To start working on your new branch, use the
checkout subcommand to check out a new working copy of your new branch:
svn checkout http://example-subversion-server.com/repos/exampl_project/branches/new-branch-name
It’s important to update your local Subversion working copy so that it’s synced with the project’s latest revision. This is how your working copy receives the latest updates by your collaborators.
To update your working copy, use the following command:
After issuing the command, your working copy should contain any changes from the latest revision.
In the context of Subversion, there are two types of changes you can make to the working copy; file changes and tree changes. Any change made to a file’s content is considered a file change. A tree change is any change made to a directory’s structure. This includes adding and removing files, renaming files or directories, and copying files or directories to new locations.
To make a tree change, you must schedule the changes using one of the subcommands in the list below. Once scheduled, the changes are propagated to the main Subversion repository only when you commit the changes.
|Scheduled Tree Change
svn add file_dir_name
|Schedules a file, directory, or symbolic link to be added to the repository.
svn delete file_dir_name
|Schedules a file, directory, or symbolic link to be deleted from the repository.
svn copy file_dir_name copied_file_dir_name
|Copies the source file or directory and schedules the copied file or directory to be added to the repository.
svn move file_dir_name moved_file_dir_name
|Moves the file to the new location and assigns the defined name. Schedules the new file to be added and the original source file to be deleted from the repository.
svn mkdir dir_name
|Schedule a new directory to be add to the repository.
When you make a file change, SVN automatically detects it and propagates the changes to the repository when you commit them.
When working locally, there are several Subversion CLI commands that help you access information about the repository and your working copy. You may want to know information about your current checkout, view the state of any modified or added files, or view the changes made to a specific file.
To view information about working copy’s current checkout, use the following command:
Your output includes the information displayed below:
Working Copy Root Path: /home/example_user/source
Relative URL: ^/
Repository Root: https://svn.code.sf.net/p/svnbook/source
Repository UUID: b70f5e92-ccc6-4167-9ab2-d027528d294b
Node Kind: directory
Last Changed Author: jensmf
Last Changed Rev: 6050
Last Changed Date: 2021-10-18 06:11:07 +0000 (Mon, 18 Oct 2021)
To view the current state of files in your working copy, use the
The status command displays information about any modified, added, or deleted files along with a status code. The following status codes are used by SVN:
|The file, directory, or symbolic link item is not under version control.
|The file contains conflicts. This occurs when an update is performed locally and the changes received from the Subversion repository contains overlapping changes. You must address the conflict before you can commit your changes to the repository.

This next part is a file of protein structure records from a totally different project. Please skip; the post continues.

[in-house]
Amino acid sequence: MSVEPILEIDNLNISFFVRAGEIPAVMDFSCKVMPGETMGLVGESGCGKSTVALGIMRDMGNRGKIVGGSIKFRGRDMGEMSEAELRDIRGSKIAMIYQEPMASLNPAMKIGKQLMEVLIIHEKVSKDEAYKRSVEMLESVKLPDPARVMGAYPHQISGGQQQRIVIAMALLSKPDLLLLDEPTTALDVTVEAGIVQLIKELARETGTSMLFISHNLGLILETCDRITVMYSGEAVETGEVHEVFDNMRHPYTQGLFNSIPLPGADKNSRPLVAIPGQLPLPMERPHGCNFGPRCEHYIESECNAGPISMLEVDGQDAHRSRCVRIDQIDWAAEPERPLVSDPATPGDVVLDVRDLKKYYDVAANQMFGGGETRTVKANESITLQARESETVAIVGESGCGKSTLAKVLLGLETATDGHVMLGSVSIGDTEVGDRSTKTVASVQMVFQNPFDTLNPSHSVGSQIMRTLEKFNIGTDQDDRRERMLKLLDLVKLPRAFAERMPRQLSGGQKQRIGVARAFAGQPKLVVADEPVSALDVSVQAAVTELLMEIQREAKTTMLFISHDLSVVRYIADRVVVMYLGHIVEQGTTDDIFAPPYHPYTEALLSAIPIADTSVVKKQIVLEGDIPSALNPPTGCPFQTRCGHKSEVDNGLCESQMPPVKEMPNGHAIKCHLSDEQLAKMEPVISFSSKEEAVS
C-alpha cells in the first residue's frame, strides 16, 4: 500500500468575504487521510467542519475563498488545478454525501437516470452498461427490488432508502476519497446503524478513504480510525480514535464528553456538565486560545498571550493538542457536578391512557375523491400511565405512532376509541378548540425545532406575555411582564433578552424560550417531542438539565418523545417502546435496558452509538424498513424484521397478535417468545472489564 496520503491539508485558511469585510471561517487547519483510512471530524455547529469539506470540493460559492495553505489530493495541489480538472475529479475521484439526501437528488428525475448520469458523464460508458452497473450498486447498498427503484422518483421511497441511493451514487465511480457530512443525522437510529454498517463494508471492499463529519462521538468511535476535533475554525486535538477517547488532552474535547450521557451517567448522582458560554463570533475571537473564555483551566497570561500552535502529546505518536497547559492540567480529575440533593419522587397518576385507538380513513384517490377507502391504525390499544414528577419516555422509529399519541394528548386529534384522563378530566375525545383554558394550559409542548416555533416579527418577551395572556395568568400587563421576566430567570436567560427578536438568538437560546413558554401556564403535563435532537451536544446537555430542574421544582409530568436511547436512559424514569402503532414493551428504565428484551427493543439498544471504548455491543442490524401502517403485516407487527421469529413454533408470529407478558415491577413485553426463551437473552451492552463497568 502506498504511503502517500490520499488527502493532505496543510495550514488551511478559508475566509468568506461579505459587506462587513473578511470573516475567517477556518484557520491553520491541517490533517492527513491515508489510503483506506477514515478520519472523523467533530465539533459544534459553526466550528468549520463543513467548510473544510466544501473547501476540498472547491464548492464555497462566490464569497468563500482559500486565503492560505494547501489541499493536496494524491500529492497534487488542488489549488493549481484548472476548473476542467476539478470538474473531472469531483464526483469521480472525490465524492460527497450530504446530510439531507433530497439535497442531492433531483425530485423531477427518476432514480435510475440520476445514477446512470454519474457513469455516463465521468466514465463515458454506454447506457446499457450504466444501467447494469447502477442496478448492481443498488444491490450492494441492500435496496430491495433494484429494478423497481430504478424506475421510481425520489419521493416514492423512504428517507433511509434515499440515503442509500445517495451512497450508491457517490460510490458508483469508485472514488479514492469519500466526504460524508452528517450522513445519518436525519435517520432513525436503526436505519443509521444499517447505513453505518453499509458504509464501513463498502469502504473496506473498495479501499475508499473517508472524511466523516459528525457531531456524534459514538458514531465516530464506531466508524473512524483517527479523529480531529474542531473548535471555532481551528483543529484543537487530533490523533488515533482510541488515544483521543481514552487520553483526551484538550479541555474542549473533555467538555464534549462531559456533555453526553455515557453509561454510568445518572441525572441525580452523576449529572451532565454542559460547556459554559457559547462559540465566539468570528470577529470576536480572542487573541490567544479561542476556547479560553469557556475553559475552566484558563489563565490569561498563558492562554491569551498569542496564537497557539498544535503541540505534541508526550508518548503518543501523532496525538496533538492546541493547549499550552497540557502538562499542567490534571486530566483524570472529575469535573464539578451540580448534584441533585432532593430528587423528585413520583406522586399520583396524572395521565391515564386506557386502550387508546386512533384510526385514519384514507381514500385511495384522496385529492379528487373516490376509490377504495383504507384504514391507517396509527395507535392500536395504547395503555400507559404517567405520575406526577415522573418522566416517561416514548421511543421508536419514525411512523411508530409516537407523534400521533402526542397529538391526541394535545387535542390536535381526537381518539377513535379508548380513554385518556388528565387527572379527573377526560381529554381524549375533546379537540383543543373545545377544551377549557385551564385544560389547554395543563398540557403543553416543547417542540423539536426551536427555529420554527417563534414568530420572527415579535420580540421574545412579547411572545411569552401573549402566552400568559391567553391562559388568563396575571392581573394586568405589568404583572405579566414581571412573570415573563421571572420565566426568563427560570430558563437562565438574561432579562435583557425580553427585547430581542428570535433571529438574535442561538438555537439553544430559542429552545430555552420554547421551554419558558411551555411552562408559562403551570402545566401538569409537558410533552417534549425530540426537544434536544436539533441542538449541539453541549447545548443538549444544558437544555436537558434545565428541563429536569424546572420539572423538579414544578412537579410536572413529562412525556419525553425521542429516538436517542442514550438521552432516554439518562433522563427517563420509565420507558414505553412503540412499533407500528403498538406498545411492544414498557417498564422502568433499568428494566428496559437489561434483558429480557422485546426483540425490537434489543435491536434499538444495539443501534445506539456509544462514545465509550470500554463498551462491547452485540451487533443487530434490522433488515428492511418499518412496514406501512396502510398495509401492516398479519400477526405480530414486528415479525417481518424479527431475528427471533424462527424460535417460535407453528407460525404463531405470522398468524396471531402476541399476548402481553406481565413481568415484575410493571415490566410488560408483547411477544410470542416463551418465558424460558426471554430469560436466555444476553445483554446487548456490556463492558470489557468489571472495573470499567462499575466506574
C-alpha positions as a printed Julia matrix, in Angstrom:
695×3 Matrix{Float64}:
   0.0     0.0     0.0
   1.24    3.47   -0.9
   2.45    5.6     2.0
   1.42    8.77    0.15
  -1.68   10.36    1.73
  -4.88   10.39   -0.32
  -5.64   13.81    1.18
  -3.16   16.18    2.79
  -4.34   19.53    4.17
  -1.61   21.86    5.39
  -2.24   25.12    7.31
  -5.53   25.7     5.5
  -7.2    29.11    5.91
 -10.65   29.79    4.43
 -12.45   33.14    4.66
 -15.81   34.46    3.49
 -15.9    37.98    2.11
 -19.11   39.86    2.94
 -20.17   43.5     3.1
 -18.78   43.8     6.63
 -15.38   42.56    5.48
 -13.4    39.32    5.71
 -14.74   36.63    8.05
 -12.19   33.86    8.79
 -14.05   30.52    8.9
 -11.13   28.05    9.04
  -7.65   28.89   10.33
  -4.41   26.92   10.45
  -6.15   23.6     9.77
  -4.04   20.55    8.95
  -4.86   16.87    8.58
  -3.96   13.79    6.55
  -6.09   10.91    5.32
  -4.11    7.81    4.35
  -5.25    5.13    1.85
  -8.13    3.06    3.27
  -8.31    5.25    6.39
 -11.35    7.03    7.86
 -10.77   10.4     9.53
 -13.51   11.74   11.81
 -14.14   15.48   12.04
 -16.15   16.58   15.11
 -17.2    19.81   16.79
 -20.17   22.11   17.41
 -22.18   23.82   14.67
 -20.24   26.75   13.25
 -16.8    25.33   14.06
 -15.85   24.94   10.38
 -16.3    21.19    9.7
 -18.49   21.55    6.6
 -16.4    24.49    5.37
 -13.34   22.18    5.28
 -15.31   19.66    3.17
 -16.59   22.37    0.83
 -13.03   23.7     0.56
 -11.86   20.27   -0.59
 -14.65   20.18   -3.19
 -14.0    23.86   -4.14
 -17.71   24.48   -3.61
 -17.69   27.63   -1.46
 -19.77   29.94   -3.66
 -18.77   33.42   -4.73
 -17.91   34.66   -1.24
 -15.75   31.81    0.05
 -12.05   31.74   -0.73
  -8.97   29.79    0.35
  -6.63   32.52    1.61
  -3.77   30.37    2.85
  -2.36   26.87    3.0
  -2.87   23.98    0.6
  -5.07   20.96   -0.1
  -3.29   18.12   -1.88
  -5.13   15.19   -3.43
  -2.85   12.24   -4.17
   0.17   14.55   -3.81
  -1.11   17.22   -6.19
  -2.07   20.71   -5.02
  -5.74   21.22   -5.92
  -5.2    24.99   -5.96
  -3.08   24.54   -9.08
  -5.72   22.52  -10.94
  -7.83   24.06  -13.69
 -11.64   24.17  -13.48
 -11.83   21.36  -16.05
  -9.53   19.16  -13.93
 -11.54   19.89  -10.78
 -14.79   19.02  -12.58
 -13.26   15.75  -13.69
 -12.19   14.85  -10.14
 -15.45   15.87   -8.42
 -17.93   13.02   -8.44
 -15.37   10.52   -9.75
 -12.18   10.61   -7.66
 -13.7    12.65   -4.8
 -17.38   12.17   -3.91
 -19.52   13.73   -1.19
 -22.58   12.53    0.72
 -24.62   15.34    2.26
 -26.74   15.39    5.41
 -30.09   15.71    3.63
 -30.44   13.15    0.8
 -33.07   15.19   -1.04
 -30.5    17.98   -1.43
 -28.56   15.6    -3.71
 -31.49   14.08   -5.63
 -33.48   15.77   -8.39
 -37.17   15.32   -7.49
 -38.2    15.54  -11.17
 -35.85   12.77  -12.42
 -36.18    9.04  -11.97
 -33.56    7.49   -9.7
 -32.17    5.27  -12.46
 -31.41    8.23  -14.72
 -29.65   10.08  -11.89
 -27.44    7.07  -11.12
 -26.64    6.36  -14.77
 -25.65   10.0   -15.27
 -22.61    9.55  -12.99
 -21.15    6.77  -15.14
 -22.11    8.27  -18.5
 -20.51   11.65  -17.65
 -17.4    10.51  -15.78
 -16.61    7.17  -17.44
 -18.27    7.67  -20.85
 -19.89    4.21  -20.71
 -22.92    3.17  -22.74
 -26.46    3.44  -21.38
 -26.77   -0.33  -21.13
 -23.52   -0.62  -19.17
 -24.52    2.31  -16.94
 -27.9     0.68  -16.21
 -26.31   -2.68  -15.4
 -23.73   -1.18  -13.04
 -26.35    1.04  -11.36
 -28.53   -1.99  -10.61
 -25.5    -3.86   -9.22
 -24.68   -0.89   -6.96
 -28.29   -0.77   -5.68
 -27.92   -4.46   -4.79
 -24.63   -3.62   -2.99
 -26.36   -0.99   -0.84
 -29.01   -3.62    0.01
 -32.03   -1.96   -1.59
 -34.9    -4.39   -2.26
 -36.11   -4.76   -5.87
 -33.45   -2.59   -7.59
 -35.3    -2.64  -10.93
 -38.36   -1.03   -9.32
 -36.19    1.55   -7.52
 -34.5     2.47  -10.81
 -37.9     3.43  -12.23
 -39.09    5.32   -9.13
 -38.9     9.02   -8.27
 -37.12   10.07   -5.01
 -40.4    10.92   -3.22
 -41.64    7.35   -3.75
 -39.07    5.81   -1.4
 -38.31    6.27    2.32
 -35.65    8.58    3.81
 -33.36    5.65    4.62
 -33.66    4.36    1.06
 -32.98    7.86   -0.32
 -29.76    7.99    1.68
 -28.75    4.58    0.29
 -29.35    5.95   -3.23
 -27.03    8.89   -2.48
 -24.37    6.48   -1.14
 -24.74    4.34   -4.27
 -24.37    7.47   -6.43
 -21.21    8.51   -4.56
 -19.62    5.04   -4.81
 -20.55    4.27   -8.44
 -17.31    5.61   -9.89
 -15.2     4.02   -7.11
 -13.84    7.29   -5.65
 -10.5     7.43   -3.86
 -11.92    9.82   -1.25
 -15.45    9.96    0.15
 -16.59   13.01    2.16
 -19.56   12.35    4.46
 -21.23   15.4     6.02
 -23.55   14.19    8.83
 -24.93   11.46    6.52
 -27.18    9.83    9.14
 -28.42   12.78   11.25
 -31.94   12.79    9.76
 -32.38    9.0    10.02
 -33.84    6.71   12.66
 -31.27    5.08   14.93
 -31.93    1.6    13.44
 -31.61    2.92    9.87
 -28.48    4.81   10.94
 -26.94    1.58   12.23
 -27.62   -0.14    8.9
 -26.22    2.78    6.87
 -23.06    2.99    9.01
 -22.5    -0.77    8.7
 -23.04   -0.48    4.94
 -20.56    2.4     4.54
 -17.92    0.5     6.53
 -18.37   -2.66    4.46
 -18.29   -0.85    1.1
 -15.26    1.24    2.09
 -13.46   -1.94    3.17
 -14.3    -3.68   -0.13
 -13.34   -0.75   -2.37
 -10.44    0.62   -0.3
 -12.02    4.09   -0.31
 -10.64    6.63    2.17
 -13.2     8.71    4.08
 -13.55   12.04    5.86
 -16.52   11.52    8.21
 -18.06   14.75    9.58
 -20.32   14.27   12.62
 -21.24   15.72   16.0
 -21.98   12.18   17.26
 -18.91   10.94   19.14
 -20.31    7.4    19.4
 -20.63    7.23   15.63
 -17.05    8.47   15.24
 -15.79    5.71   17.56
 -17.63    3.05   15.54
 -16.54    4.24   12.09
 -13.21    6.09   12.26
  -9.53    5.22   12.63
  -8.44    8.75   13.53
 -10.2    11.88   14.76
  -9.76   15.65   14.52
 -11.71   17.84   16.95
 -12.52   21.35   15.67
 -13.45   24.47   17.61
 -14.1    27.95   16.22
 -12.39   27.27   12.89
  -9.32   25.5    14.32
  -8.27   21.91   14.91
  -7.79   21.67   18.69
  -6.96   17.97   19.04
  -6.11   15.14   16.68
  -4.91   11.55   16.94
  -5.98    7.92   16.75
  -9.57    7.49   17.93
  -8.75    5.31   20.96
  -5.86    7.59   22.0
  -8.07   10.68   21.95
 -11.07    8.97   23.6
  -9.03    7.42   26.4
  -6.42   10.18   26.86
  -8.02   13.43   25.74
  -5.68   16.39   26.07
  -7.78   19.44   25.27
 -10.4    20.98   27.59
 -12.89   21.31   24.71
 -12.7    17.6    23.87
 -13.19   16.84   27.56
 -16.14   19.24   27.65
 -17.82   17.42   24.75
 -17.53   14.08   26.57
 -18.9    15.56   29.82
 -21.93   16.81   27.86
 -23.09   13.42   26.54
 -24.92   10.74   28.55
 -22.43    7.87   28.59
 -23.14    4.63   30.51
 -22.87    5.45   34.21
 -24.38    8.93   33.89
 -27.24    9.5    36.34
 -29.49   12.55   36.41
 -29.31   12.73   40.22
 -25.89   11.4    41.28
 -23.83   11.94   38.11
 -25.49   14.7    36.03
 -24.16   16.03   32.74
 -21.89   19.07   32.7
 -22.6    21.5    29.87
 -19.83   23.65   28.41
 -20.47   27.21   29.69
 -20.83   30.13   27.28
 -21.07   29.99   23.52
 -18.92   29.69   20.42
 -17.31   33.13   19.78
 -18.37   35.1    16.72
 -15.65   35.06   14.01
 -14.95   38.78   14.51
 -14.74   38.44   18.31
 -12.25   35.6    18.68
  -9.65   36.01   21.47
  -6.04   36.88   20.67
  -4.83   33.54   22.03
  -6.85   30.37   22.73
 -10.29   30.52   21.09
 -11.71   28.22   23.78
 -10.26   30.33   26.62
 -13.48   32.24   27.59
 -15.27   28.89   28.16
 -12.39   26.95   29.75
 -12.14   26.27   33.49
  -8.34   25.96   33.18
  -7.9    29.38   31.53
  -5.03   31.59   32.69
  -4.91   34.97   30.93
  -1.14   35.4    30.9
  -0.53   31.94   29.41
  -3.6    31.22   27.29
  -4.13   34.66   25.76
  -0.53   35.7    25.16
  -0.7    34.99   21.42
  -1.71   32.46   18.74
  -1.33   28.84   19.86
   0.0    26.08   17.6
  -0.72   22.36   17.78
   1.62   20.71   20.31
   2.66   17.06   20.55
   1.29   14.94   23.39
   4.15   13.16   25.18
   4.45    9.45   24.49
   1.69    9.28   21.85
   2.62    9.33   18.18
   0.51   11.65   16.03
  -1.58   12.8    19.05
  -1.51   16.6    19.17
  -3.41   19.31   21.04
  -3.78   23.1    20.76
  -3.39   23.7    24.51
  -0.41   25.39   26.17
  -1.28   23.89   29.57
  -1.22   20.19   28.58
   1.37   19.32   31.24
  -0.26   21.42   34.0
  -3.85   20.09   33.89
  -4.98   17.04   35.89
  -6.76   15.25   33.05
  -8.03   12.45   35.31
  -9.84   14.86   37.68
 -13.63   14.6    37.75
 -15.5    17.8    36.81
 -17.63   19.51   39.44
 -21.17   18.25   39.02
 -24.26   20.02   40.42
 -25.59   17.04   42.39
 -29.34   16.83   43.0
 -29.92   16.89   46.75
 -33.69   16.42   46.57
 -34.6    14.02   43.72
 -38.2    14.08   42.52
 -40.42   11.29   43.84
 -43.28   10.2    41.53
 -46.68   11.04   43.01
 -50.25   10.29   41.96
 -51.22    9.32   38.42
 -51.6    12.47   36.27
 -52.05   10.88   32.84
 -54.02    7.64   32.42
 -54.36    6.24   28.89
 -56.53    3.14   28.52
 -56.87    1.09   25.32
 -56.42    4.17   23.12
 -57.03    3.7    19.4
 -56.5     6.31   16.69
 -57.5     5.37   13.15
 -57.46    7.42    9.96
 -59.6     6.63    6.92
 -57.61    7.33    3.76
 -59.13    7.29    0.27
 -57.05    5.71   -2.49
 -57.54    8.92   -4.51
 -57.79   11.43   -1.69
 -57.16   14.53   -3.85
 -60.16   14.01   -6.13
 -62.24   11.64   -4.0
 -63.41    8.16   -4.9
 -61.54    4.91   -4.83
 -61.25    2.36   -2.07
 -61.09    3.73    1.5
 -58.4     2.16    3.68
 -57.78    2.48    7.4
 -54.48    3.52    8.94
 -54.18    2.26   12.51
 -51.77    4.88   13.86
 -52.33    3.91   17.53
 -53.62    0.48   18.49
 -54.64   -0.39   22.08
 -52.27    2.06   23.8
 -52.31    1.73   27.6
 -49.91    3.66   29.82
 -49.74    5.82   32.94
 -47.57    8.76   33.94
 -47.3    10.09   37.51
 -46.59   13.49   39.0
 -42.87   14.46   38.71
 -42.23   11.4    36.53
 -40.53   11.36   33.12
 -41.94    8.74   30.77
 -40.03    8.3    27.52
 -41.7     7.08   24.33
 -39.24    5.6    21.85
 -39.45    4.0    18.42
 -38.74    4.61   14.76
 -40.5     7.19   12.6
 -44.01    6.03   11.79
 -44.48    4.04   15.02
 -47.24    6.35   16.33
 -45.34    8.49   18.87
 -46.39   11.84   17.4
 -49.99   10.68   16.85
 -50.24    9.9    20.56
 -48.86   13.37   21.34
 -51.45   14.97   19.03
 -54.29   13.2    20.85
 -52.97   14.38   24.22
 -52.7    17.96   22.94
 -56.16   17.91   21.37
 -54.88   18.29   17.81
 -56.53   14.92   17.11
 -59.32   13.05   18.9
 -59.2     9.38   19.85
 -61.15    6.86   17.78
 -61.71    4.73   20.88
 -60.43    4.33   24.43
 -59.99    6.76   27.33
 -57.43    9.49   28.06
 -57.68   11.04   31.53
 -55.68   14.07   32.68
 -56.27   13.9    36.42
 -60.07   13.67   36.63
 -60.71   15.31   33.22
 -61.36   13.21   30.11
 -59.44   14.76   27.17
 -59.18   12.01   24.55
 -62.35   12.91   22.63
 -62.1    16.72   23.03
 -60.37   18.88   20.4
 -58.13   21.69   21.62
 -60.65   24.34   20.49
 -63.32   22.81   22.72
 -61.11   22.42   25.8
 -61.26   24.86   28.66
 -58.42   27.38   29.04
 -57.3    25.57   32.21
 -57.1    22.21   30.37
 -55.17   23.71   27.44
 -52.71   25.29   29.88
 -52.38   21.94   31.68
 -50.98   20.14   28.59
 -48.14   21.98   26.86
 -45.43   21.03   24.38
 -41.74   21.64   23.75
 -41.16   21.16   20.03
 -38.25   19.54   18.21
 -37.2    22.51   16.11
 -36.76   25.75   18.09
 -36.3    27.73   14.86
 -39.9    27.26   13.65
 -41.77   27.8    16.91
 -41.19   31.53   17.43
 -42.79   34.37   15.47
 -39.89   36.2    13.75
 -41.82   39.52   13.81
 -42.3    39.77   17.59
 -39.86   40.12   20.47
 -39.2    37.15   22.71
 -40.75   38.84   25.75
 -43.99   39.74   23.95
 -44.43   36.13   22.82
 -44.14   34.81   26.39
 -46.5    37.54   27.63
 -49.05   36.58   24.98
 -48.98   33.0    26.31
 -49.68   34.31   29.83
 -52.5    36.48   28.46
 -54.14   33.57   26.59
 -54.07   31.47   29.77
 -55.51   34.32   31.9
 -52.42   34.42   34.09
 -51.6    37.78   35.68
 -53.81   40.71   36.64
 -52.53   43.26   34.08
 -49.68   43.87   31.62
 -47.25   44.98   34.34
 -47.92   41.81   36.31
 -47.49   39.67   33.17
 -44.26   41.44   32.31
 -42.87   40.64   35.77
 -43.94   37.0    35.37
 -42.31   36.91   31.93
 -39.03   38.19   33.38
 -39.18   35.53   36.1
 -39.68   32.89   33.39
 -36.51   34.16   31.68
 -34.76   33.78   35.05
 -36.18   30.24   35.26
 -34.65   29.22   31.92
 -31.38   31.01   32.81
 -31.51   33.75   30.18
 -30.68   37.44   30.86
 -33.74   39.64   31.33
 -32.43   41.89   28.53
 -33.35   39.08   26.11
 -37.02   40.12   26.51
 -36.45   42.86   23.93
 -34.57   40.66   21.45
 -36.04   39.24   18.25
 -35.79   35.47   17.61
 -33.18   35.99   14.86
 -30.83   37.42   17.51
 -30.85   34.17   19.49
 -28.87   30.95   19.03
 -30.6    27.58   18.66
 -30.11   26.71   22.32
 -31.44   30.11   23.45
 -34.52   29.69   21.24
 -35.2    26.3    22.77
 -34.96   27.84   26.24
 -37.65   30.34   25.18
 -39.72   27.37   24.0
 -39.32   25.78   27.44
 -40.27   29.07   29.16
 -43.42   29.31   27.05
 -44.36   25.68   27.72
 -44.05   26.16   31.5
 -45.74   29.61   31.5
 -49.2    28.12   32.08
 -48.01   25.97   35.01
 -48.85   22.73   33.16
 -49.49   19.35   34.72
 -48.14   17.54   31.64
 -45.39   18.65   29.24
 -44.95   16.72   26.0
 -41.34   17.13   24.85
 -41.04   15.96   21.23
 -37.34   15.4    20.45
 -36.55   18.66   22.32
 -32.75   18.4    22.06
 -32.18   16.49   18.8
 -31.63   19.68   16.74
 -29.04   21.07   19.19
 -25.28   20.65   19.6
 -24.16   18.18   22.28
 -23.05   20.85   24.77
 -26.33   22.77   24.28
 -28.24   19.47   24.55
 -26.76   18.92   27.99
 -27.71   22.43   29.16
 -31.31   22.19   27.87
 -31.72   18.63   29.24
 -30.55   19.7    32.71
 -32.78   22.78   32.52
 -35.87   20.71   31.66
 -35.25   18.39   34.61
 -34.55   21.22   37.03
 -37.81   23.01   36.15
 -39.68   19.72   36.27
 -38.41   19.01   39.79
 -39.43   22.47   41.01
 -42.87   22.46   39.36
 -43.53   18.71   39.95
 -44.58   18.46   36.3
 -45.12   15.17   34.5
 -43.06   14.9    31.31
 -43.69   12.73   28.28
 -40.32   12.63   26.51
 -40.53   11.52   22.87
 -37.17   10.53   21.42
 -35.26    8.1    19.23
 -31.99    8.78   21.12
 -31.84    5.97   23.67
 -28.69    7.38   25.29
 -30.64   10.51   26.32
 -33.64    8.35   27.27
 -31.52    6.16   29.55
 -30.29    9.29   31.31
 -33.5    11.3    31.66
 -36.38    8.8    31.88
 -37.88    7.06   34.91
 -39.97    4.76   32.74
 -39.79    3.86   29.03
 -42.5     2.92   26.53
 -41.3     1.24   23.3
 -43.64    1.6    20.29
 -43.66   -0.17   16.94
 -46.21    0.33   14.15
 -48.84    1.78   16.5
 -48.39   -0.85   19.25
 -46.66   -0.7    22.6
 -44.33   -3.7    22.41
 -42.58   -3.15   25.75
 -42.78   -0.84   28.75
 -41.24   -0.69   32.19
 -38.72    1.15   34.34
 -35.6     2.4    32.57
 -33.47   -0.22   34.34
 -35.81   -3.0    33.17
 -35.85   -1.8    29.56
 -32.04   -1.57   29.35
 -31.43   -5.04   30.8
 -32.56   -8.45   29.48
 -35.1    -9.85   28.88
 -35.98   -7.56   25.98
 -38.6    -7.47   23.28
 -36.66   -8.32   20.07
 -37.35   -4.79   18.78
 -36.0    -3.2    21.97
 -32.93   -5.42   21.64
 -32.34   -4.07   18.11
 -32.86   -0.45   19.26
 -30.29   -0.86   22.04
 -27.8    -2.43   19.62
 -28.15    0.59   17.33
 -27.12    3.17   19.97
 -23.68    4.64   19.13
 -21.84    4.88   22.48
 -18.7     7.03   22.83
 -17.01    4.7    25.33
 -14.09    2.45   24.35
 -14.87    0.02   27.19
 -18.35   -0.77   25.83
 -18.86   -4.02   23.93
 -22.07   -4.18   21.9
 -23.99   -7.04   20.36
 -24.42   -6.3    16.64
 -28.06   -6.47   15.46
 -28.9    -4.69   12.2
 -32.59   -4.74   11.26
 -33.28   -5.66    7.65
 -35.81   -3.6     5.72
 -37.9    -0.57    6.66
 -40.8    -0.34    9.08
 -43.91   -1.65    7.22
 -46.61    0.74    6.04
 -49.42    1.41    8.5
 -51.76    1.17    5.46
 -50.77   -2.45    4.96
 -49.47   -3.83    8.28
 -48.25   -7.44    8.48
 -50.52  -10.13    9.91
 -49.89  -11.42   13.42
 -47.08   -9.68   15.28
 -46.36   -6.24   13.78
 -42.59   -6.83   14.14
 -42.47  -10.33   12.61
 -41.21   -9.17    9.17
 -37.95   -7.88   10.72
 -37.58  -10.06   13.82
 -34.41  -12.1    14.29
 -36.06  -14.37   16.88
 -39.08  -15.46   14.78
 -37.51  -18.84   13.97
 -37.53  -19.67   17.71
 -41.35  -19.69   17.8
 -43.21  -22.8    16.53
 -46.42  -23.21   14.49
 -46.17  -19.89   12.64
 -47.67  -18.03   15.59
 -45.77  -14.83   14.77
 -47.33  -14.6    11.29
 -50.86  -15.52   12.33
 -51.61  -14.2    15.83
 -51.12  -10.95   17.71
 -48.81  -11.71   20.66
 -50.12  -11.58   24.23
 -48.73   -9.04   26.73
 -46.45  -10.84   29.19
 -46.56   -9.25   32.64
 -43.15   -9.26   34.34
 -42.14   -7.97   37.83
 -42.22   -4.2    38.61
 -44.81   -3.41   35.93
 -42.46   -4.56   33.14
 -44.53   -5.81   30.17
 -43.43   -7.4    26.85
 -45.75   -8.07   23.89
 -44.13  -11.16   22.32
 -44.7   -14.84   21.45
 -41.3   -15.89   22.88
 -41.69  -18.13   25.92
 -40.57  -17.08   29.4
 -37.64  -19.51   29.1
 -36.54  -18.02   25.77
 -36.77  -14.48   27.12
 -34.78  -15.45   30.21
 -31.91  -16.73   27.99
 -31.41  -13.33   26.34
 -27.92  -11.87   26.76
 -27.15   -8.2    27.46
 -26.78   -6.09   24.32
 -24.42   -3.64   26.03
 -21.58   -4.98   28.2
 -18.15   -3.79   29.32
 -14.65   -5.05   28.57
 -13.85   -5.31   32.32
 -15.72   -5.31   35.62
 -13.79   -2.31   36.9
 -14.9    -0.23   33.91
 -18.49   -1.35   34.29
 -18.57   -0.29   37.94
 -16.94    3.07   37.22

|The file, directory, or symbolic link is scheduled for deletion from the repository.
|The file has been modified.
You can use the
status subcommand’s verbose option to view the status of all files and directories in your working copy.
svn status -v
statusoption is the
--show-updates option. This option displays which of the modified items in your working copy have also been changed in the main SVN repository. An asterisk (
*) denotes a change in the SVN repository. For example:
svn -show-updates -v
M * 20 23 jane README
M * 44 35 john example_dir/example_file.txt
44 35 john example_dir_2/example_file_2.txt
Status against revision: 46
In the example output,
example_dir/example_file.txt both have been modified in the working copy and in the SVN repository.
To view the changes that were made to a specific file use the
svn diff <filename>
The information provided resembles the following output:
--- README (revision 6050)
+++ README (working copy)
@@ -1,4 +1,4 @@
-This is the source code repository for "the Subversion book", also
+This is a change. This is the source code repository for "the Subversion book", also
known as "Version Control with Subversion". This repository is
organized like so:
Once you are satisfied with any changes you have made to your working copy, you are ready to commit them to the Subversion repository. To commit your changes, use the following command:
svn commit -m 'My commit message'
This is the final step in a typical Subversion workflow. Your local changes are now available in the Subversion repository and other collaborators can update their working copies to obtain those changes.
The commands included in this guide give you the basics needed to get started collaborating on a Subversion version controlled project. Consult the Version Control with Subversion Book to learn more subcommands and conceptual topics related to managing a Subversion repository.
This page was originally published on